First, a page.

about non-compatible optimization (was: Re: patch to bring java vtables closer to g++ abi conformance)

Andrew Haley aph@cambridge.redhat.com
Tue Jan 29 03:56:00 GMT 2002


Tuomas Leikola writes:
 > 
 > ----- Original Message -----
 > From: "Bryce McKinlay" <bryce@waitaki.otago.ac.nz>
 > To: "Tuomas Leikola" <tuomas.leikola@digia.com>
 > Cc: <java@gcc.gnu.org>; <shudo@computer.org>
 > Sent: Tuesday, January 29, 2002 2:25 AM
 > Subject: Re: about non-compatible optimization (was: Re: patch to bring java
 > vtables closer to g++ abi conformance)
 > 
 > 
 > > However the real reason static is so
 > > much slower here is due to GCJ adding a class initialization check to
 > > the start of every static method. I think we can do better by putting
 > > this check at the call site rather than in the method.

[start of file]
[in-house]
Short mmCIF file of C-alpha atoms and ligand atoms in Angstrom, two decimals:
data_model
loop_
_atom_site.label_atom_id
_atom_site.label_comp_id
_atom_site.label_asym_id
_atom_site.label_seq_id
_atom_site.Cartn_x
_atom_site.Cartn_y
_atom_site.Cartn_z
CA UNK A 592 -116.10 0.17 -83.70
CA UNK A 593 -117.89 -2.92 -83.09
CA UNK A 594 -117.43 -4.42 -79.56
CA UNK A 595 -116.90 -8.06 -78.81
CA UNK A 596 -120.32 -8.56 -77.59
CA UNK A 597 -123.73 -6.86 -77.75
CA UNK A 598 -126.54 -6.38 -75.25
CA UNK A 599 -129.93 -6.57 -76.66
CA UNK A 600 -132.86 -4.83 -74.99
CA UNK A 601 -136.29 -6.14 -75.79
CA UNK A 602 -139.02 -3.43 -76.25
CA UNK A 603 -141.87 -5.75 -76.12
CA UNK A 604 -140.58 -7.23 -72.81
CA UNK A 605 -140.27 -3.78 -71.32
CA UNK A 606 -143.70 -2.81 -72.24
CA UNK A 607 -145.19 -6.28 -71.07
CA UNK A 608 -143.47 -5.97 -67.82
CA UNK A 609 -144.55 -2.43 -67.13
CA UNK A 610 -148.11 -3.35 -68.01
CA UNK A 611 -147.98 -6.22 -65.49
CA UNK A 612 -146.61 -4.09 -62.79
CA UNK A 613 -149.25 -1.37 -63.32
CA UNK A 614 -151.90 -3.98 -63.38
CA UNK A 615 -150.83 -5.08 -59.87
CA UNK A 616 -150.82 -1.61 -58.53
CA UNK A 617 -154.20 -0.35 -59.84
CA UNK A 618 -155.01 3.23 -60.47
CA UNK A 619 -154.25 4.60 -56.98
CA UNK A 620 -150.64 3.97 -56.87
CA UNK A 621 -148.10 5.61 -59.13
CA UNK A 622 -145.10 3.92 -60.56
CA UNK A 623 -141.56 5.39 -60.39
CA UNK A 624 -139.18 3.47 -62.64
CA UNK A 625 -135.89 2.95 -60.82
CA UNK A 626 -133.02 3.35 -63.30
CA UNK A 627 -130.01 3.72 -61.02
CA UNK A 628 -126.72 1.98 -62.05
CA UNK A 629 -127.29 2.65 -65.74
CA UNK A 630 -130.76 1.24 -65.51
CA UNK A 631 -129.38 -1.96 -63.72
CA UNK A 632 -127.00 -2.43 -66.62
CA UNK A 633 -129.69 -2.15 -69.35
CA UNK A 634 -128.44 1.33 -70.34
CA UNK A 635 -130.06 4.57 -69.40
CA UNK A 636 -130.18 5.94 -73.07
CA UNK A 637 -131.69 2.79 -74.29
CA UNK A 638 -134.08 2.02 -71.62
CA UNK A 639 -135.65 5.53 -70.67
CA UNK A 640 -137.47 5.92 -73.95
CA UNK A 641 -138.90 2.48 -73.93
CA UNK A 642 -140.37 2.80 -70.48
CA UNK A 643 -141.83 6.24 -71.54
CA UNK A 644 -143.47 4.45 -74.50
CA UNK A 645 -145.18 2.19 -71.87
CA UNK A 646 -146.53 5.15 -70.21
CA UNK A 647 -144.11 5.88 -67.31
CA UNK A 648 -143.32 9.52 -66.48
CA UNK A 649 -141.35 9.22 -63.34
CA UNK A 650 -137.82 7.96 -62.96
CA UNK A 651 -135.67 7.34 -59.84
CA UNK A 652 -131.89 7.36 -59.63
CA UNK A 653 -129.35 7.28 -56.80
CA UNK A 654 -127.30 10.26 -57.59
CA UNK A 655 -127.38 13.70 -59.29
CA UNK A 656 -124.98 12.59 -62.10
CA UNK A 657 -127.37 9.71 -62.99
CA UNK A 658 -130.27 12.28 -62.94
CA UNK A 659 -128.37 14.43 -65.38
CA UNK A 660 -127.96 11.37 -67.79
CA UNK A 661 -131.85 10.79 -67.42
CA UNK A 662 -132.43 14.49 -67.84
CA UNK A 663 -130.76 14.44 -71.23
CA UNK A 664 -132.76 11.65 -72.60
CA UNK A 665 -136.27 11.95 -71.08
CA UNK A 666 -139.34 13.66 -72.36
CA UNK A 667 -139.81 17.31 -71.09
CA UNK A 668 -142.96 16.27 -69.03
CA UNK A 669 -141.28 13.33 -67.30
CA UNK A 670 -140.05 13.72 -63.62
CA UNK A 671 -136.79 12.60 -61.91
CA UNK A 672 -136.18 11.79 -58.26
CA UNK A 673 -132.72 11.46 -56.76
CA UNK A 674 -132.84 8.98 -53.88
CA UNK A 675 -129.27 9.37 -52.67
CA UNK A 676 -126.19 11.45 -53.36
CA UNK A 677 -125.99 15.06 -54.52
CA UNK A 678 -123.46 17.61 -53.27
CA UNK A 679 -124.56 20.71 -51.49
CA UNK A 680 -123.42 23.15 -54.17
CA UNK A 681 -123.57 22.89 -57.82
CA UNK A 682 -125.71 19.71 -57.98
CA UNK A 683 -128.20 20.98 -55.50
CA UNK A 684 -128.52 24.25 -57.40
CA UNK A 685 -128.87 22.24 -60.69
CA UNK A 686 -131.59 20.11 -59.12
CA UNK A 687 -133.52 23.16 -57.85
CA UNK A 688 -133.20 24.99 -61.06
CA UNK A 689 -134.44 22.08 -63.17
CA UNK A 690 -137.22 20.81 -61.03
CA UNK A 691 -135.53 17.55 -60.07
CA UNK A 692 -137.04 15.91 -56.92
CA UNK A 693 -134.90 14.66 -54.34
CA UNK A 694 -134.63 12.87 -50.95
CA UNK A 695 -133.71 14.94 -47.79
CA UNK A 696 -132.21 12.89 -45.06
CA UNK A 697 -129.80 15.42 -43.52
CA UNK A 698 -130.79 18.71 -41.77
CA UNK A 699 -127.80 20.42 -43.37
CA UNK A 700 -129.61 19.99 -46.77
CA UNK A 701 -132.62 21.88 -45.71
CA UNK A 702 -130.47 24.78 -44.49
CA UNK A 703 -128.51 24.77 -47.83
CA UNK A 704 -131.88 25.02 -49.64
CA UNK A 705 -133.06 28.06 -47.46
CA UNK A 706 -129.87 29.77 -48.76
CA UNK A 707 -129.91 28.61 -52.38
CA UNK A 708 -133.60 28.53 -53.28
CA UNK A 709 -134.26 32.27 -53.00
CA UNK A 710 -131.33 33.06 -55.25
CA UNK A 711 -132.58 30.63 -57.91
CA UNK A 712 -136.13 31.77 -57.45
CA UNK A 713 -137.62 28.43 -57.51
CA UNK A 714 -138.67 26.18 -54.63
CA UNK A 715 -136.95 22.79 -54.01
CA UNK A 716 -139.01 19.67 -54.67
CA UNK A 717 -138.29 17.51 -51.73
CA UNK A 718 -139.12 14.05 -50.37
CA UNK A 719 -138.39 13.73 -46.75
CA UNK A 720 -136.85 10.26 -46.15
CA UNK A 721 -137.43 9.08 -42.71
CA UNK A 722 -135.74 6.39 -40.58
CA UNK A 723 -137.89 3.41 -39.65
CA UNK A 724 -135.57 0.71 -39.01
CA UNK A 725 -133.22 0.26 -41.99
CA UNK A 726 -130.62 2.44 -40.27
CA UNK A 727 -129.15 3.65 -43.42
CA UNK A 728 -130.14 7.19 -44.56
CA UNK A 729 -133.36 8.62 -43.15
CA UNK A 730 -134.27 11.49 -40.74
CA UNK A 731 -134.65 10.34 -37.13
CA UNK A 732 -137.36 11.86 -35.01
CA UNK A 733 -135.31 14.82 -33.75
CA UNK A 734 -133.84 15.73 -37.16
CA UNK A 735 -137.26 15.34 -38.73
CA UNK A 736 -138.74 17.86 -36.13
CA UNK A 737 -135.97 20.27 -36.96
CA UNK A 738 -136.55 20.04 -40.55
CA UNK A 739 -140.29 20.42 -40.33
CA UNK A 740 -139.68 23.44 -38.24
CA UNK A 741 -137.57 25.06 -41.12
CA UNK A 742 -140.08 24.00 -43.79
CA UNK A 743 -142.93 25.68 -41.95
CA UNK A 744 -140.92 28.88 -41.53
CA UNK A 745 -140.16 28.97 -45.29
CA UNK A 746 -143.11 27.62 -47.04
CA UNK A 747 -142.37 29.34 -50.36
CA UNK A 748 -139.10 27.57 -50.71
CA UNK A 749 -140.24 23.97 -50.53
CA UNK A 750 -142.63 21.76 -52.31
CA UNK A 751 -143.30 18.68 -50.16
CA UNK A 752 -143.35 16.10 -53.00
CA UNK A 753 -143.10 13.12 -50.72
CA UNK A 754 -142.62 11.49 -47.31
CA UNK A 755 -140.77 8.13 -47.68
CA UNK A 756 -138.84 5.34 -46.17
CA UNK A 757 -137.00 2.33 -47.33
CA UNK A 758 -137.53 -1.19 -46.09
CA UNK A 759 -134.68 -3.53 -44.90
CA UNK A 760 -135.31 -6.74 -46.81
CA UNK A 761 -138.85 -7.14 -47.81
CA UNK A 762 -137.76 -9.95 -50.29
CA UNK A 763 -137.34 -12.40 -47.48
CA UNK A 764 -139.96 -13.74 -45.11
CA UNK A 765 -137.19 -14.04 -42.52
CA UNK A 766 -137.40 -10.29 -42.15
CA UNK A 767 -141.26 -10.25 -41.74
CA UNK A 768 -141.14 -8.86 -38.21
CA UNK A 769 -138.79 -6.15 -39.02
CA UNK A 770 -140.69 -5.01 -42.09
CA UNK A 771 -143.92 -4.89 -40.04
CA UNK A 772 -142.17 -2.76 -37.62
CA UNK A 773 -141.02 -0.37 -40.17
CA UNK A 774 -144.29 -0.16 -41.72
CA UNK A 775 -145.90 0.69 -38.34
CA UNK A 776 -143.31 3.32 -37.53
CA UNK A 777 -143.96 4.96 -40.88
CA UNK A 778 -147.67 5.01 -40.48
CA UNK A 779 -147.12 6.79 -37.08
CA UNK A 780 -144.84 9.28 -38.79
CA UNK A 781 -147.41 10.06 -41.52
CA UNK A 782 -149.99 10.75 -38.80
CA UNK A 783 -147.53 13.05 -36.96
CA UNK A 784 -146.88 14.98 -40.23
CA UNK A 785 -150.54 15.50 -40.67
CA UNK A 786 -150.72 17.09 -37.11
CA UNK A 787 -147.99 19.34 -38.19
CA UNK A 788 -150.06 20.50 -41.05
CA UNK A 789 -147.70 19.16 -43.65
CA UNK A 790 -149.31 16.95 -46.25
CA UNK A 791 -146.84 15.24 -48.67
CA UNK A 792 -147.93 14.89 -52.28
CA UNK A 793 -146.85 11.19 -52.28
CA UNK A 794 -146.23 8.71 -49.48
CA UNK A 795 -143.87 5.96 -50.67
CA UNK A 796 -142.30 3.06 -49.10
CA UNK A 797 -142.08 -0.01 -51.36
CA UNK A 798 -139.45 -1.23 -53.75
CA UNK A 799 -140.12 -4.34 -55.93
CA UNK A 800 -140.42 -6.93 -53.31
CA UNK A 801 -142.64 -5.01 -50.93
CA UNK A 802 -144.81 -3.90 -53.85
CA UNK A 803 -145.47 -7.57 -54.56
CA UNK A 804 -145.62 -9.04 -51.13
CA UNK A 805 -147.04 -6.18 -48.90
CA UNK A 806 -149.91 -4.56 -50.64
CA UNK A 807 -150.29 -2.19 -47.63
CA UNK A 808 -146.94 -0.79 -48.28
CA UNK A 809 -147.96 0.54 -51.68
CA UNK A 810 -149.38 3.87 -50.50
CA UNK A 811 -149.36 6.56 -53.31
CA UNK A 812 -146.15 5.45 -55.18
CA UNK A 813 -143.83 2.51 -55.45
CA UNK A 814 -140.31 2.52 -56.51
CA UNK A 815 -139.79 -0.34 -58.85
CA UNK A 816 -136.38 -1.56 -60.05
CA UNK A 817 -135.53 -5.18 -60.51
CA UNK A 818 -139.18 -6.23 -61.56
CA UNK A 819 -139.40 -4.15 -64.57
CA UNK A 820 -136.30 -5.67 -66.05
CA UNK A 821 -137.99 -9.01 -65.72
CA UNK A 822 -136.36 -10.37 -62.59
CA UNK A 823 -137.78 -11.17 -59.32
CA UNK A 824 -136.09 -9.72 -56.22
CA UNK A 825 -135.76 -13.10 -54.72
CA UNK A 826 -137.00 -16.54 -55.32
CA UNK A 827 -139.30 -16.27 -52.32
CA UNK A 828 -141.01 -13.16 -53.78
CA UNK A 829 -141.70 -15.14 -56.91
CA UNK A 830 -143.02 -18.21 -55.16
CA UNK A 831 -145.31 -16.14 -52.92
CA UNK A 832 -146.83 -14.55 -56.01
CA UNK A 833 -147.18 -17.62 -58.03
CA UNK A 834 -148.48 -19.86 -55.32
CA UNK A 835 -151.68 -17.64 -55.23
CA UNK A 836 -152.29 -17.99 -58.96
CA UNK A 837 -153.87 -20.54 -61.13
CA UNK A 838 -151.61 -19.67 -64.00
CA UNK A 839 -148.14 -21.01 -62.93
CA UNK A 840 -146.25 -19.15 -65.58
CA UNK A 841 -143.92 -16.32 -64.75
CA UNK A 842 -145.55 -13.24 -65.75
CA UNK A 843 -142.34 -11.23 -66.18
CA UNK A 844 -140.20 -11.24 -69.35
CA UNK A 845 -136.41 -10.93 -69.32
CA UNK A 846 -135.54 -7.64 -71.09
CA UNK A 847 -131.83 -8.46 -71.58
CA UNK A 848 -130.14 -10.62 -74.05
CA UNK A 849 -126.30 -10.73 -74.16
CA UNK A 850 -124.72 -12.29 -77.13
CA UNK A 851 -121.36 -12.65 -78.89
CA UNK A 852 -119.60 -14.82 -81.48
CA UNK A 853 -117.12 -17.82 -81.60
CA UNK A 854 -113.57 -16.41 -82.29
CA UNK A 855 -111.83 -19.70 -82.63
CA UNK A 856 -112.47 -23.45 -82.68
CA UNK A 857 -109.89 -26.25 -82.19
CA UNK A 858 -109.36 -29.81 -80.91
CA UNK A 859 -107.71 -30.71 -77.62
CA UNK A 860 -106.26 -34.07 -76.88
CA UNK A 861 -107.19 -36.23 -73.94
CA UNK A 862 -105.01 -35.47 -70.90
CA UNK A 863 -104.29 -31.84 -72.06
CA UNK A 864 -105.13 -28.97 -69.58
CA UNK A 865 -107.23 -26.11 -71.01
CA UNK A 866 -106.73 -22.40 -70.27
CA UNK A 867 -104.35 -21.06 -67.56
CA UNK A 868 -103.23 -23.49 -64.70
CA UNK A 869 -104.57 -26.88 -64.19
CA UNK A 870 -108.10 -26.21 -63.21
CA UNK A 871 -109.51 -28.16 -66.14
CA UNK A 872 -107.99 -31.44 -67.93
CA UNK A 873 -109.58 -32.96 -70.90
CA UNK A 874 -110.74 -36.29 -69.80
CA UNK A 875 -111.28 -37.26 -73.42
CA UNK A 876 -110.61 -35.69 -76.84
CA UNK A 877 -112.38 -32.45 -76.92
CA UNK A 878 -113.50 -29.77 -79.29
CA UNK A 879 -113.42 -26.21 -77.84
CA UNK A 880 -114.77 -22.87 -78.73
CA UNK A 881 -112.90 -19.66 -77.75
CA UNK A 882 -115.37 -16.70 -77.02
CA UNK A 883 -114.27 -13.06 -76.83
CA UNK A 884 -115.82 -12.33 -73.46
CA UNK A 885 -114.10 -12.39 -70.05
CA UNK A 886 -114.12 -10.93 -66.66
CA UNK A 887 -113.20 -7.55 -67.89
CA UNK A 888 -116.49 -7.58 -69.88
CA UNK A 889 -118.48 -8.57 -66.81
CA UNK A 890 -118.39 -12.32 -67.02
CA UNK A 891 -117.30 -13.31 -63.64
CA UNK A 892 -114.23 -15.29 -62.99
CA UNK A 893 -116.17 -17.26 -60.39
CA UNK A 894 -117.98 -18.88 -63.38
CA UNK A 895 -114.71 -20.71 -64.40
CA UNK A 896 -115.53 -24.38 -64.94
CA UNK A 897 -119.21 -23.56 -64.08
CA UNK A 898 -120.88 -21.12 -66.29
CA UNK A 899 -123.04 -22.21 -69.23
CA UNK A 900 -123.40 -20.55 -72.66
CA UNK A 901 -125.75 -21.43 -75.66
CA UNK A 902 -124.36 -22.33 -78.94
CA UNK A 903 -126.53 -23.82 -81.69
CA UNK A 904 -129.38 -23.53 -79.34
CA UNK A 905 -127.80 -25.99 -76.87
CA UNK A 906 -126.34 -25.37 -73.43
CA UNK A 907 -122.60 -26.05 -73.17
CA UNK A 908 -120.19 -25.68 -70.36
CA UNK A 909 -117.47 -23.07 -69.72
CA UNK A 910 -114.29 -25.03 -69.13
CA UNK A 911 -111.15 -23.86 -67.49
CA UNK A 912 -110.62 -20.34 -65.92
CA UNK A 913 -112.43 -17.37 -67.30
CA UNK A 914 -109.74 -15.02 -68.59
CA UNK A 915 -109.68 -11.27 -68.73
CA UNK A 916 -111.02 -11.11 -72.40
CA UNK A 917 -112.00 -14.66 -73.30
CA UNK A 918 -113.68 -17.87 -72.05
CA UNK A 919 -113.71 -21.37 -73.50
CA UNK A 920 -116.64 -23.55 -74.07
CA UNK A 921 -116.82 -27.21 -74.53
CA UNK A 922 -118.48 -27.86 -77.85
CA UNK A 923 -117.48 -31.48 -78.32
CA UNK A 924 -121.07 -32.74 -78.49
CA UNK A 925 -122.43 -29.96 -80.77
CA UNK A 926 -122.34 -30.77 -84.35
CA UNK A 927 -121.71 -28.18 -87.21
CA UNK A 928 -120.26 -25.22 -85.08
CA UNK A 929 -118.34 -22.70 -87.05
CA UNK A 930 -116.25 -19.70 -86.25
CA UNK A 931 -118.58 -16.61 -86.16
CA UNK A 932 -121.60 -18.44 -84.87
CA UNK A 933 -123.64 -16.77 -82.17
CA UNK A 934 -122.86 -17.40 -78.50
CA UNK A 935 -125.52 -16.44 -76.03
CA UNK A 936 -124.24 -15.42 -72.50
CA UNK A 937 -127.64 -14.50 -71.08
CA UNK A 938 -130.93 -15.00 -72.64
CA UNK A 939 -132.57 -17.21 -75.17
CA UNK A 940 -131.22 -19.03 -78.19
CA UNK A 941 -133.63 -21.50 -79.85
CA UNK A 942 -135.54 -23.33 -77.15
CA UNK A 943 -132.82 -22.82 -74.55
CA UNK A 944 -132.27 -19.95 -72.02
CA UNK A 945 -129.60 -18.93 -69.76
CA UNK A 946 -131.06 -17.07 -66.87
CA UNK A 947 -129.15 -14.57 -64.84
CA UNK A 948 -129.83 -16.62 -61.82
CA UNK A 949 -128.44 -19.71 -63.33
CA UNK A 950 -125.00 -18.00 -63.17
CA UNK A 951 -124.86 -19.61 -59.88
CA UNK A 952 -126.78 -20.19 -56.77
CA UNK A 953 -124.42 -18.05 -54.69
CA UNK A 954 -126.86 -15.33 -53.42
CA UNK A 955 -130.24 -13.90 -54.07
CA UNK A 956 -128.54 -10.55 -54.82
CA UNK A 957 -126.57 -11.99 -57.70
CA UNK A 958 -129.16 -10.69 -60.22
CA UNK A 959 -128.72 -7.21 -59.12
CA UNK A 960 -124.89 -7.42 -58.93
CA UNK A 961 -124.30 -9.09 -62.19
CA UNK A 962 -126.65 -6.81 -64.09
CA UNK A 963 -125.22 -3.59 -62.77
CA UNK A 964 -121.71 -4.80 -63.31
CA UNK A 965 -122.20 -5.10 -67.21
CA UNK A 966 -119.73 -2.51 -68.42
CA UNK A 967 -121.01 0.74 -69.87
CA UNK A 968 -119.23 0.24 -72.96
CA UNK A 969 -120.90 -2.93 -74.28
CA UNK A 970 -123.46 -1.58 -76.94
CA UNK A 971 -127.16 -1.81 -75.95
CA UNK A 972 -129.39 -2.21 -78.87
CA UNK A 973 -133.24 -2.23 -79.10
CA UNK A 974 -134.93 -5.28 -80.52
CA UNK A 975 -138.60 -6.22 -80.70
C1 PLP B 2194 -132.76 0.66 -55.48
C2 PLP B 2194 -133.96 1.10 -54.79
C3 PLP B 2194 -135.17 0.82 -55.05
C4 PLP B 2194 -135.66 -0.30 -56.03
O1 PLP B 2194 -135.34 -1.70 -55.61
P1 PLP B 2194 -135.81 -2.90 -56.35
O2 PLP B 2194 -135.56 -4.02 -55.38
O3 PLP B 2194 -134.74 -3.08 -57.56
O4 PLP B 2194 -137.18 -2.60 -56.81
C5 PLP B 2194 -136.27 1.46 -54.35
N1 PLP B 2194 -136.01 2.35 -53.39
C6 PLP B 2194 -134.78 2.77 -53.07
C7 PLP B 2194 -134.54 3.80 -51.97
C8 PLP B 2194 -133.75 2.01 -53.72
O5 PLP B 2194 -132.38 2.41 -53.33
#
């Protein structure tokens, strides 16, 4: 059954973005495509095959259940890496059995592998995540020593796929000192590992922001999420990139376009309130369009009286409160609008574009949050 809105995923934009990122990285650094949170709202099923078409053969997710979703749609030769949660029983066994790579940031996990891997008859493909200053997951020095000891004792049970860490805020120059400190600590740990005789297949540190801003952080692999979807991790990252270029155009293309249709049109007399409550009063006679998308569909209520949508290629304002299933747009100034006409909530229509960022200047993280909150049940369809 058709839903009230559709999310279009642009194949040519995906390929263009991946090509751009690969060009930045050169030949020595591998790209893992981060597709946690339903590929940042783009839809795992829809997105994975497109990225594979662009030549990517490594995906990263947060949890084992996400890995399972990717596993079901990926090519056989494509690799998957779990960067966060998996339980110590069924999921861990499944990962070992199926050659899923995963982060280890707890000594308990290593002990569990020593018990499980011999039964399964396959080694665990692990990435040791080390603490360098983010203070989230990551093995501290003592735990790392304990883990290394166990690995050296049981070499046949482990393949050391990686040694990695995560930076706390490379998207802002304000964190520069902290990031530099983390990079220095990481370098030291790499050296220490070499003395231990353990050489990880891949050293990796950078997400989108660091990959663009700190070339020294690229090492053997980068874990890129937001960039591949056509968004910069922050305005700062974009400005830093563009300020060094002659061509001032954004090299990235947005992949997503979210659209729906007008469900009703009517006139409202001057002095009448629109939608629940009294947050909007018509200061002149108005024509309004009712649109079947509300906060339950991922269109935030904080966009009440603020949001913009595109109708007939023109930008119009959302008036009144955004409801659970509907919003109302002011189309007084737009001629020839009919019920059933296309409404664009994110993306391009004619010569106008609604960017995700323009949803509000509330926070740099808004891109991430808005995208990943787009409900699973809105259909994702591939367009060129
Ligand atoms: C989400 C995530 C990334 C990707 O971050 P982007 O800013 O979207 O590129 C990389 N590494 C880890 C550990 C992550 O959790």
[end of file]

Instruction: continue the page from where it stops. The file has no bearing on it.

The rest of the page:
> 
 > ouch. is there a way to avoid this? -finitialize-all-classes-at-startup or
 > something

No, because it's vital that classes are initialized in correct
dependency order.  This avoids the nasty C++ problem with dependency
order between static initializers.

The Right Way to solve this problem, IMO, is to have two entry points
to each method, like this:

bar.foo:
    call InitializeClass (bar)
bar.foo.alreadyinitialzed:
    ... the rest

And the single level of indirection that we already have for calls
into shared objects suffices here: we just rewrite the entry in the
PLT.  For statically linked programs we'd need to add the indirection,
or maybe we could rewrite the actuall calling instruction itself
(eek!)

However, I don't think that gcc has any general-purpose means to do
this.  There are mechanisms to allow multiple entry points which are
back-end specific, for example to optimize stack alignment.  We could
use the same technique in a machine dependent way.  

However, I'd much prefer to solve the problem in a way that is useful
for all target architectures.

Andrew.



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